The blizzard that ground parts of the Midwest to a halt this weekend hit the Upper Peninsula hard Saturday and Sunday, closing ski areas and heaping snow on the 250+ inch base Mt. Bohemia already had.
We saw the forecast coming at Midwest Ski Journal, so we joined MSJ Correspondent @choiceyturns to chase a powder day at the Midwest’s alpine mecca on the UP of Michigan.
We knew parts of Wisconsin and Michigan in the track of the storm would receive upwards of a foot. What pushed us over the edge was knowing Bohemia would benefit from a healthy heap of lake effect snow, too.
We knew 30″ was a possibility, but we figured it would be more like 15″. Well, the storm swirled over Bohemia all day Sunday, blowing extra snow onto Bohemia up until the chair spun Monday.
There was an easy 28″ of snow on the mountain (which is what Bohemia reported) but there were pockets of snow far deeper than that. Plus, the area has reported 263″ of snowfall this season to date, so everything was open and filled in.
Upon arrival Monday morning, we took a few extra hours of sleep in the van before gearing up and heading to the yurts to get ticketed and fed.
There, we waited an extra hour and a half for the lifts to spin. Rumors floated through the yurt that wind speeds flipped a chair up and over the line overnight and crews had to scramble to fix the problem. (During the chair delay, the spiked coffees and screwdrivers were flowing at the North Pole bar, which may have helped power the rumor mill.)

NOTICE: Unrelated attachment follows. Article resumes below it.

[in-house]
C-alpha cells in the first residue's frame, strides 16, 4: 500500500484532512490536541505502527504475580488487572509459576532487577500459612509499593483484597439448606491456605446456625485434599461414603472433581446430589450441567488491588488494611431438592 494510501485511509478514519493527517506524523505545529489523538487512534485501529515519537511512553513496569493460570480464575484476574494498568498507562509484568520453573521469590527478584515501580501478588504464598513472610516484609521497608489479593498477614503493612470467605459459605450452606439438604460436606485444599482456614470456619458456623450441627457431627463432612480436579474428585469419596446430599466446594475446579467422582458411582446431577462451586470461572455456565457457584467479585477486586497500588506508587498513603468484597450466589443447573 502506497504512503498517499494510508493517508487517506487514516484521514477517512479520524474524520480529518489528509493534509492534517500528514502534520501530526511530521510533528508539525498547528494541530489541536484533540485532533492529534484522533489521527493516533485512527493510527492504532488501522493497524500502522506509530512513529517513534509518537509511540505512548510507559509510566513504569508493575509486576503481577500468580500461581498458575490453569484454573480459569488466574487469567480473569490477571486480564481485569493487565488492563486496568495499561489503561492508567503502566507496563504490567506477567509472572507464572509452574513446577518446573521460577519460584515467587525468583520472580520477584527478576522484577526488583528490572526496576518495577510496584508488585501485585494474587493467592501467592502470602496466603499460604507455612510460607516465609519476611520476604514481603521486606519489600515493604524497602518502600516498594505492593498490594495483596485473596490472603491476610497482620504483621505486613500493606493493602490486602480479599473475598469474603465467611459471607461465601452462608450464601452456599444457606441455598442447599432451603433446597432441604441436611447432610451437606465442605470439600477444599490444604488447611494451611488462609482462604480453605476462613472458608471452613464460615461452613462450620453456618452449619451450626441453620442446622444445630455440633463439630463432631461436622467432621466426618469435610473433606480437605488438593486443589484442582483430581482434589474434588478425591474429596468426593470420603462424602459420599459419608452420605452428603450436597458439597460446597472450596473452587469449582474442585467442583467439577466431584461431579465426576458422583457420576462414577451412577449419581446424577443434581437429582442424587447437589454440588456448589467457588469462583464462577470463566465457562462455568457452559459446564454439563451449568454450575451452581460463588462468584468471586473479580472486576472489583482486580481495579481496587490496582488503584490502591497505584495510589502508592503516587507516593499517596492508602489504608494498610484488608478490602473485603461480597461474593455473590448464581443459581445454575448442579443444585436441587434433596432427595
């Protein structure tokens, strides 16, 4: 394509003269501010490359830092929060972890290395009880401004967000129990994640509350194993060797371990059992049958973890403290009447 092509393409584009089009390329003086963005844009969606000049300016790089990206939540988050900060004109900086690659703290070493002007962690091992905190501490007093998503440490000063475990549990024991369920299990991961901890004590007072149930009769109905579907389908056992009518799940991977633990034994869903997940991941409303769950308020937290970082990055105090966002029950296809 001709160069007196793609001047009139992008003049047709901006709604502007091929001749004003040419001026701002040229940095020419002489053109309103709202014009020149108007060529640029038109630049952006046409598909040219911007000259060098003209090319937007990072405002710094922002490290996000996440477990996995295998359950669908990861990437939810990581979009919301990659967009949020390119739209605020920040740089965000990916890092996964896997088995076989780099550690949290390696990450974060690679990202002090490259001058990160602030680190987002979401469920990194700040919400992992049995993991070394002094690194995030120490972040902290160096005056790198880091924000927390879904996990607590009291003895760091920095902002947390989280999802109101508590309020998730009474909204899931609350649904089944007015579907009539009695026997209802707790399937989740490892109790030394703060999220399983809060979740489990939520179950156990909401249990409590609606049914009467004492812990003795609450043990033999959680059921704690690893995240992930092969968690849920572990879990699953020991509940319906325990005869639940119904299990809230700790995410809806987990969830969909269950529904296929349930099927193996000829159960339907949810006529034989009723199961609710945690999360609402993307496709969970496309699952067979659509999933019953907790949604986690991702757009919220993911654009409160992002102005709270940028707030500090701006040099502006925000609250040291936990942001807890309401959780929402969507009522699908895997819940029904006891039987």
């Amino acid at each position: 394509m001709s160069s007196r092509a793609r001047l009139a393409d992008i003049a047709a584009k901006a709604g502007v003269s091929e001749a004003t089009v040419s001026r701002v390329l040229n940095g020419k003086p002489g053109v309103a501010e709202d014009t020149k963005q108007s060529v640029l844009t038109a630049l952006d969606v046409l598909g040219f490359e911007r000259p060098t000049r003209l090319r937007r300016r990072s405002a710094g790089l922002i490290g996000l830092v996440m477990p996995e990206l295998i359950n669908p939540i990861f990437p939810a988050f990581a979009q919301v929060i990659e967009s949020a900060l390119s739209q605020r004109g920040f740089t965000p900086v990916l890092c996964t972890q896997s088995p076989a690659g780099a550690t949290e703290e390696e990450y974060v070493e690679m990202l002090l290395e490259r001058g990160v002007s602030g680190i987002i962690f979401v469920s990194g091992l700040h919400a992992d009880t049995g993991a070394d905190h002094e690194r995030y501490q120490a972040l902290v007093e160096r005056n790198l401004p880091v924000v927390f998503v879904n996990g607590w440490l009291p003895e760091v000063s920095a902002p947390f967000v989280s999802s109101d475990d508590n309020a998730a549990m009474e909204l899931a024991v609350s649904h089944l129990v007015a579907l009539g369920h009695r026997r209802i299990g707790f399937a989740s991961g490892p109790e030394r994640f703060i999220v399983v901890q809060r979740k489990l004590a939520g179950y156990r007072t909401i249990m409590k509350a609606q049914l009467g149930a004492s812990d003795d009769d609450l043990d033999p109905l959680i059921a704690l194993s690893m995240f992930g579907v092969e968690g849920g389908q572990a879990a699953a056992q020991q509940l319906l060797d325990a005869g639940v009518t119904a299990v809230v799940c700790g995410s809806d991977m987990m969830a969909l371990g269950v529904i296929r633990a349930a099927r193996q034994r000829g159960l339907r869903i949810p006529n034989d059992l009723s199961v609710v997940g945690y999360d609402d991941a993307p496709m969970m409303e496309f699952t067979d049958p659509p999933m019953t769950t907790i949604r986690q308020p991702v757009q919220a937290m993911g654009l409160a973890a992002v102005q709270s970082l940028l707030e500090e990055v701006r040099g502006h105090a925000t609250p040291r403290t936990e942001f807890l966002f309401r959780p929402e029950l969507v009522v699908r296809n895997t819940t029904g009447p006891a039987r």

The snow drifts were the biggest issue. We overheard some employees grumbling that they had to dig their homes out from under 6-foot tall drifts before coming in to work at the hill where they had to dig out another 28″.
After hiking a lap, the chair started spinning. The snow was drifty and inconsistent in some wind-exposed areas, but we found our way to what Bohemia calls the “Extreme Backcountry” (which, ironically, is easily accessed skier’s left from the top of the lift).
In there, we skied 900+ vertical feet of fluffy, deep powder over and over again. We would hoot and holler our way down to the bus, which would take us to the lift and up again for more deep turns. Rinse. Repeat.
The snow in the trees settled into place and was wind protected, so it was much deeper than the exposed faces. Every rock, every tree and every cliff was filled in and skiable.
Monday’s deep, deep day was my first at Mt. Bohemia, so my first impression was through rose-colored glasses, but that place is incredible. We kept looking at each other and asking, “Are we really in Michigan?”
Many times during the day we would just look at each other and shake our heads in disbelief. Bohemia delivered, big time.
Not only is it the most vertical and the steepest skiing I’ve found in the Midwest, but the terrain is also really playful, with plenty of wind lips, drops and natural features.
In addition, the place has a fantastic vibe. From the area’s base, which is a series of yurts, to the people that inhabit them, Bohemia is a laid-back skier’s and rider’s paradise that caters to the Midwesterner who craves alpine.
I’m thrilled to have checked it off the list and Midwest Ski Journal will be back. We even saw them advertising a $99 season pass deal on the first Saturday in December, which we’ve circled heading into next season. (Pays for itself with 2 visits.)
Overall a very satisfying day at Bohemia, even if it took 8 hours to get there in a blizzard. Watch the snow and go skiing there. You won’t regret it.